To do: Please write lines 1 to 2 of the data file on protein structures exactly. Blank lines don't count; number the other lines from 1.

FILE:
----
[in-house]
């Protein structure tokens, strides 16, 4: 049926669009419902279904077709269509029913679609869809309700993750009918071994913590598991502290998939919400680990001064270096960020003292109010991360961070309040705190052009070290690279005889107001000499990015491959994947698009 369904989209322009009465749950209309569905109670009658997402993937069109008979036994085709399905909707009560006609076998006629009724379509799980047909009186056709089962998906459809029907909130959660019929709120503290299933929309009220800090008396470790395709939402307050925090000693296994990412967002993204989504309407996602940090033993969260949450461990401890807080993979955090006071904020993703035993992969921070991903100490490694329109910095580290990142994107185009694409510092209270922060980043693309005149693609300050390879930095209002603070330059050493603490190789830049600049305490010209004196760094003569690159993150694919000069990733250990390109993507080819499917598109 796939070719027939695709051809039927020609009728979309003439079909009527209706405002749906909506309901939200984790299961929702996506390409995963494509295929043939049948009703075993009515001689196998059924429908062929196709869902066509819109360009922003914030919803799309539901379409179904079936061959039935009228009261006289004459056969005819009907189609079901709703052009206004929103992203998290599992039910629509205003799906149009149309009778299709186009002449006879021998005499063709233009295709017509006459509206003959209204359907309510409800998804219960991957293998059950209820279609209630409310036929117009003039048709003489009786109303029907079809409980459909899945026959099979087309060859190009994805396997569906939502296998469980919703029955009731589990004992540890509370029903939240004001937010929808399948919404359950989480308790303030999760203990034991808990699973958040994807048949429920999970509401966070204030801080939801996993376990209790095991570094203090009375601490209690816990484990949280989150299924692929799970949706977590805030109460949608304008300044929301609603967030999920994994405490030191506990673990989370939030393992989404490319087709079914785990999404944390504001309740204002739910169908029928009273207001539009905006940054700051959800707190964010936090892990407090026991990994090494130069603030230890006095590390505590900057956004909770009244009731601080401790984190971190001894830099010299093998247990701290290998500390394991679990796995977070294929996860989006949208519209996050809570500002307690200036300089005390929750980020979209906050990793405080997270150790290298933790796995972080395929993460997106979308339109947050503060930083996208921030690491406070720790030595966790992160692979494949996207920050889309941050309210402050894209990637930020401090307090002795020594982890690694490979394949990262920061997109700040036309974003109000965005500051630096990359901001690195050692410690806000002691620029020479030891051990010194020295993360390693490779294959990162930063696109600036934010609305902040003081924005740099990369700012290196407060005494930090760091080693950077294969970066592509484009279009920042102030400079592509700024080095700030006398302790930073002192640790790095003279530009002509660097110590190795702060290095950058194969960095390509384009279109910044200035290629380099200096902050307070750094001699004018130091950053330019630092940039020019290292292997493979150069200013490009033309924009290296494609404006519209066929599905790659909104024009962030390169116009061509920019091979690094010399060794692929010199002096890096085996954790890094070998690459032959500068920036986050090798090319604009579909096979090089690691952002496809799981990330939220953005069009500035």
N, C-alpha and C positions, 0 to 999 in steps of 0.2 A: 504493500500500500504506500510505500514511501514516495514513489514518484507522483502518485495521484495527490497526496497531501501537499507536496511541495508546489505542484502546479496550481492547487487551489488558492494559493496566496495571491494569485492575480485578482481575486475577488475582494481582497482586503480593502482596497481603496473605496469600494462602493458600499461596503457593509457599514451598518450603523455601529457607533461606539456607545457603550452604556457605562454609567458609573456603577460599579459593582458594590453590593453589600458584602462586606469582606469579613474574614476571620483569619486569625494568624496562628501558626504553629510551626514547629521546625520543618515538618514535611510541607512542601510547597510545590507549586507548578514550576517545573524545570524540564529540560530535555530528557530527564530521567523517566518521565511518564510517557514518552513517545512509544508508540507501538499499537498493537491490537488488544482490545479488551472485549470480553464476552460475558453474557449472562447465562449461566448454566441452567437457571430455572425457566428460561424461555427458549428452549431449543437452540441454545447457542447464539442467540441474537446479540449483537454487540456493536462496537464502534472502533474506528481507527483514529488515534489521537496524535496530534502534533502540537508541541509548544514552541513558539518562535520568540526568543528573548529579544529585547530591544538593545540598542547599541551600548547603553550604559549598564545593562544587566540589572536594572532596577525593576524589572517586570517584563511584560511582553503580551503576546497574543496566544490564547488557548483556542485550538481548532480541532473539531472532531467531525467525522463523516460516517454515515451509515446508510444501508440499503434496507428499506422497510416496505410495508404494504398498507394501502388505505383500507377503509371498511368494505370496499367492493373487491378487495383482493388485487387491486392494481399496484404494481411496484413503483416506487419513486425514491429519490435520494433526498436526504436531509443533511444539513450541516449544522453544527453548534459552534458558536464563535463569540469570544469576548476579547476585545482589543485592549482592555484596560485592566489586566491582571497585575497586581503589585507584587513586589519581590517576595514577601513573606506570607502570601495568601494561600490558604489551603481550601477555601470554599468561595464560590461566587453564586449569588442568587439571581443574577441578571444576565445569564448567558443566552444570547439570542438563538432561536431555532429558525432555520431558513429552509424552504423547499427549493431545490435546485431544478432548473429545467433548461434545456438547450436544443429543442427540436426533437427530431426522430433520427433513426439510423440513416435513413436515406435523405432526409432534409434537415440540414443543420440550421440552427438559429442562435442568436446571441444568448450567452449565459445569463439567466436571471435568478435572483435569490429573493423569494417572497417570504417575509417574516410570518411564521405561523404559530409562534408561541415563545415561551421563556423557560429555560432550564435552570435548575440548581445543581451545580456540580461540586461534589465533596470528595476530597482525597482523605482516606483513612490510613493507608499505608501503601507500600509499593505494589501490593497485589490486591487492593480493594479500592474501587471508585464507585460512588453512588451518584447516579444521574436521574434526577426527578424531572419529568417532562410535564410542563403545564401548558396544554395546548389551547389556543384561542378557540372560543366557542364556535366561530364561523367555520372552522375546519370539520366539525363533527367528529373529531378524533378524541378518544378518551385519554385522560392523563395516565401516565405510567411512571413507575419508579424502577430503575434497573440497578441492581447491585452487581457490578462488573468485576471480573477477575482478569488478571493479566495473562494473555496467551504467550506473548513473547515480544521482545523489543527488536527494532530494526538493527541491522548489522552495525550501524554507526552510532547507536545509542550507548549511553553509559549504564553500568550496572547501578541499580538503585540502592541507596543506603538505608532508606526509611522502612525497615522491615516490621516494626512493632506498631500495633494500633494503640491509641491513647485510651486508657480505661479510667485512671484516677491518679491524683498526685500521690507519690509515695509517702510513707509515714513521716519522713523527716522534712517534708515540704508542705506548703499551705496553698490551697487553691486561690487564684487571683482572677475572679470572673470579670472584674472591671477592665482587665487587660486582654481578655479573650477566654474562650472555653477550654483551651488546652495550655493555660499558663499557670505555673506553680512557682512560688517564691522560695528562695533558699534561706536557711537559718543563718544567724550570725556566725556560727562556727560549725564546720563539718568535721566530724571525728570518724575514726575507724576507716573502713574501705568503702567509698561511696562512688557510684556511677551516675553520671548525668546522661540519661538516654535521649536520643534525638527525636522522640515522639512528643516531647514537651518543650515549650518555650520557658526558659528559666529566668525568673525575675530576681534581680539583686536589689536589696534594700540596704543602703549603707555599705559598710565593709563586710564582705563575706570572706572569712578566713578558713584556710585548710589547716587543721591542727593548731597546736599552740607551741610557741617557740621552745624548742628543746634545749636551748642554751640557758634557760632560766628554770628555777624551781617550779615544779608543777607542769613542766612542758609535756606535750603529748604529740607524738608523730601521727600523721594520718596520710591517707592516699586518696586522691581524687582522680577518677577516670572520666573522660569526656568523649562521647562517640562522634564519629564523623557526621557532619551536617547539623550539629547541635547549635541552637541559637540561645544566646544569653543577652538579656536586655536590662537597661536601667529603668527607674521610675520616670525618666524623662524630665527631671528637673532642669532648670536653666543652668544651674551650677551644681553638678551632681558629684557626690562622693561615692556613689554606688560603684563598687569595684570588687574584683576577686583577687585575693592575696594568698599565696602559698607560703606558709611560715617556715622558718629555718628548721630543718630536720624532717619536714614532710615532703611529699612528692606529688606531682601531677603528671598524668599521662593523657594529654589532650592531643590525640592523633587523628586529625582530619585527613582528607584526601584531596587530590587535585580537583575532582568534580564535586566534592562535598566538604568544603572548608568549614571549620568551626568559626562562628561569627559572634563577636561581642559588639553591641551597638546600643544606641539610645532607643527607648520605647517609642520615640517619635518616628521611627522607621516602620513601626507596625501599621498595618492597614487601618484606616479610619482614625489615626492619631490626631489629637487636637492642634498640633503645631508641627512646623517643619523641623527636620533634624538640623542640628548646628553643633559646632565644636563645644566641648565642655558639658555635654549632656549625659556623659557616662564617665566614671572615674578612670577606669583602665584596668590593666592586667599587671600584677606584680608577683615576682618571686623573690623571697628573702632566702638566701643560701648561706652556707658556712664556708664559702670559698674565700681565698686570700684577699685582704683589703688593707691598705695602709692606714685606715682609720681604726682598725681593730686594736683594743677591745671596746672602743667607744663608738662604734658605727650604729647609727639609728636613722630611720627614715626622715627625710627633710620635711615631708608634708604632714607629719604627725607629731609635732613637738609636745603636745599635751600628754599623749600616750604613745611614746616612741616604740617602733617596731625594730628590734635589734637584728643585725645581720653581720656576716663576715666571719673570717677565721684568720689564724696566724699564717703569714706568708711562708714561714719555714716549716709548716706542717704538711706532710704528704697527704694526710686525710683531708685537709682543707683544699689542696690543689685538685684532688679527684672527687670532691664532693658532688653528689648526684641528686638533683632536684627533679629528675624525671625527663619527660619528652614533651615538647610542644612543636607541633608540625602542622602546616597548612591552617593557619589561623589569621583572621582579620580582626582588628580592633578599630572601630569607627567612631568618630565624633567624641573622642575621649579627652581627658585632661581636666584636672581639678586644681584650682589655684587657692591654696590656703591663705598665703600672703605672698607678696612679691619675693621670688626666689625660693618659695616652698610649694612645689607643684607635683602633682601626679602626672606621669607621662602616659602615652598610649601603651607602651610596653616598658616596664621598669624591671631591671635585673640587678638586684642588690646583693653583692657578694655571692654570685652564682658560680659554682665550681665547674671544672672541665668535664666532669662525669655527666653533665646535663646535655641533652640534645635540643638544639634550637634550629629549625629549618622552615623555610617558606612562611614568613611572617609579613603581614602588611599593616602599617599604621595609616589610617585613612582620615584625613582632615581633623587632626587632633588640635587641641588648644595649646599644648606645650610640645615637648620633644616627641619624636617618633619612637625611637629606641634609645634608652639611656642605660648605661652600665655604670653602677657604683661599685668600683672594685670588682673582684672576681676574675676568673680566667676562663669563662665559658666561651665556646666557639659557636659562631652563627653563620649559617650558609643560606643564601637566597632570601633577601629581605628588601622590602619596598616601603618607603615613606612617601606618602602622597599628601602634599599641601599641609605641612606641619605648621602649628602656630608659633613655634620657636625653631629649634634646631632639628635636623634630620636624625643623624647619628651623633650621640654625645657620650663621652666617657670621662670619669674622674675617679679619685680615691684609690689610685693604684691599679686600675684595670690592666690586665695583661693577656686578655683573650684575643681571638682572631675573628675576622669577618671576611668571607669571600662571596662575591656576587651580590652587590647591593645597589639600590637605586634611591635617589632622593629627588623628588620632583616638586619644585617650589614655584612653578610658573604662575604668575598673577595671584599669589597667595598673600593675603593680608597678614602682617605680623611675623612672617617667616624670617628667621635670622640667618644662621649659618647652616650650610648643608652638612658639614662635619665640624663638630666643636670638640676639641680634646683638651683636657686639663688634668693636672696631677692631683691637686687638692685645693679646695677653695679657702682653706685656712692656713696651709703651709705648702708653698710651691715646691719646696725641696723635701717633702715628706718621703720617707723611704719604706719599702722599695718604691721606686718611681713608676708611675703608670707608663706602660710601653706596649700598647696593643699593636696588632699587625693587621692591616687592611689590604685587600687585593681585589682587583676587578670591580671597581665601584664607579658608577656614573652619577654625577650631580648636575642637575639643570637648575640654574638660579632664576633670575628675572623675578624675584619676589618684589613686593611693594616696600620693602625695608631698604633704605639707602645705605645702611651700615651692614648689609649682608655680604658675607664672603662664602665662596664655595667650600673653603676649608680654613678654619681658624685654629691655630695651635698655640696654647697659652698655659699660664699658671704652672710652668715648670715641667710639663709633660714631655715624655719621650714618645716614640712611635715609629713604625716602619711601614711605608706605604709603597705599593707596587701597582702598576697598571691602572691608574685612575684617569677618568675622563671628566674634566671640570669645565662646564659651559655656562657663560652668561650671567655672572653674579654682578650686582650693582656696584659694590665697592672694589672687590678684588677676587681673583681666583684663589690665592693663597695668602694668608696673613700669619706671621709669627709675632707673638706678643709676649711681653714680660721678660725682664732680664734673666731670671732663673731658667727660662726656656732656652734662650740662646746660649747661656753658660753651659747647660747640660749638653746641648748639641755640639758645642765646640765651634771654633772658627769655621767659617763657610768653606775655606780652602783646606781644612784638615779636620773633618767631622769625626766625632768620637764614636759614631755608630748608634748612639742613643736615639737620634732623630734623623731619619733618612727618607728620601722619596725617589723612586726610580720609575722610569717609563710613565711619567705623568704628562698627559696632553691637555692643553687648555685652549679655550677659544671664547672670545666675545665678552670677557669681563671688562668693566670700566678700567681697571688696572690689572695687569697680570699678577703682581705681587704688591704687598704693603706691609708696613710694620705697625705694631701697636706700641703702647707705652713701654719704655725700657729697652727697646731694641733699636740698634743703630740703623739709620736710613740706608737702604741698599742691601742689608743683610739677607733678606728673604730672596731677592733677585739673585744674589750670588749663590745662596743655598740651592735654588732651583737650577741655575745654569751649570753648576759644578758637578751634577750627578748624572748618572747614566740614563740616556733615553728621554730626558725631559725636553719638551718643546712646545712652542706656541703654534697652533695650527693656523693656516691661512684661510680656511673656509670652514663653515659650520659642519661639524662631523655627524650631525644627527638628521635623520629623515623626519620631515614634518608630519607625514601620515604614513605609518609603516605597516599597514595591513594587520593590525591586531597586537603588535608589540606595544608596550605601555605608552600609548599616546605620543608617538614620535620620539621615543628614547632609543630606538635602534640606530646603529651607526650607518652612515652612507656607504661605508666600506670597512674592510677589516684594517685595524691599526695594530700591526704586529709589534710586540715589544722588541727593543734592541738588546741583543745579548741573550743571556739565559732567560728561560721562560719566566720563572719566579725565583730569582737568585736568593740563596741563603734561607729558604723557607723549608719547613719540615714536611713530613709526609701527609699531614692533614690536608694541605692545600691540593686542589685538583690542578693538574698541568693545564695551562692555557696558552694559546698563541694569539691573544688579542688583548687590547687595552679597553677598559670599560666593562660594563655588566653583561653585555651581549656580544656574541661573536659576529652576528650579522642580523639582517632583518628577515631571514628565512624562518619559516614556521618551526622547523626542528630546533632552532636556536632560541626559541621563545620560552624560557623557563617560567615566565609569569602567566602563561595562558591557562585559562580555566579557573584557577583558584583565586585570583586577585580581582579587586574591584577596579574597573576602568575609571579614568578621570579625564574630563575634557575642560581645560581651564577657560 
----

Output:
[in-house]
């Protein structure tokens, strides 16, 4: 049926669009419902279904077709269509029913679609869809309700993750009918071994913590598991502290998939919400680990001064270096960020003292109010991360961070309040705190052009070290690279005889107001000499990015491959994947698009 369904989209322009009465749950209309569905109670009658997402993937069109008979036994085709399905909707009560006609076998006629009724379509799980047909009186056709089962998906459809029907909130959660019929709120503290299933929309009220800090008396470790395709939402307050925090000693296994990412967002993204989504309407996602940090033993969260949450461990401890807080993979955090006071904020993703035993992969921070991903100490490694329109910095580290990142994107185009694409510092209270922060980043693309005149693609300050390879930095209002603070330059050493603490190789830049600049305490010209004196760094003569690159993150694919000069990733250990390109993507080819499917598109 796939070719027939695709051809039927020609009728979309003439079909009527209706405002749906909506309901939200984790299961929702996506390409995963494509295929043939049948009703075993009515001689196998059924429908062929196709869902066509819109360009922003914030919803799309539901379409179904079936061959039935009228009261006289004459056969005819009907189609079901709703052009206004929103992203998290599992039910629509205003799906149009149309009778299709186009002449006879021998005499063709233009295709017509006459509206003959209204359907309510409800998804219960991957293998059950209820279609209630409310036929117009003039048709003489009786109303029907079809409980459909899945026959099979087309060859190009994805396997569906939502296998469980919703029955009731589990004992540890509370029903939240004001937010929808399948919404359950989480308790303030999760203990034991808990699973958040994807048949429920999970509401966070204030801080939801996993376990209790095991570094203090009375601490209690816990484990949280989150299924692929799970949706977590805030109460949608304008300044929301609603967030999920994994405490030191506990673990989370939030393992989404490319087709079914785990999404944390504001309740204002739910169908029928009273207001539009905006940054700051959800707190964010936090892990407090026991990994090494130069603030230890006095590390505590900057956004909770009244009731601080401790984190971190001894830099010299093998247990701290290998500390394991679990796995977070294929996860989006949208519209996050809570500002307690200036300089005390929750980020979209906050990793405080997270150790290298933790796995972080395929993460997106979308339109947050503060930083996208921030690491406070720790030595966790992160692979494949996207920050889309941050309210402050894209990637930020401090307090002795020594982890690694490979394949990262920061997109700040036309974003109000965005500051630096990359901001690195050692410690806000002691620029020479030891051990010194020295993360390693490779294959990162930063696109600036934010609305902040003081924005740099990369700012290196407060005494930090760091080693950077294969970066592509484009279009920042102030400079592509700024080095700030006398302790930073002192640790790095003279530009002509660097110590190795702060290095950058194969960095390509384009279109910044200035290629380099200096902050307070750094001699004018130091950053330019630092940039020019290292292997493979150069200013490009033309924009290296494609404006519209066929599905790659909104024009962030390169116009061509920019091979690094010399060794692929010199002096890096085996954790890094070998690459032959500068920036986050090798090319604009579909096979090089690691952002496809799981990330939220953005069009500035």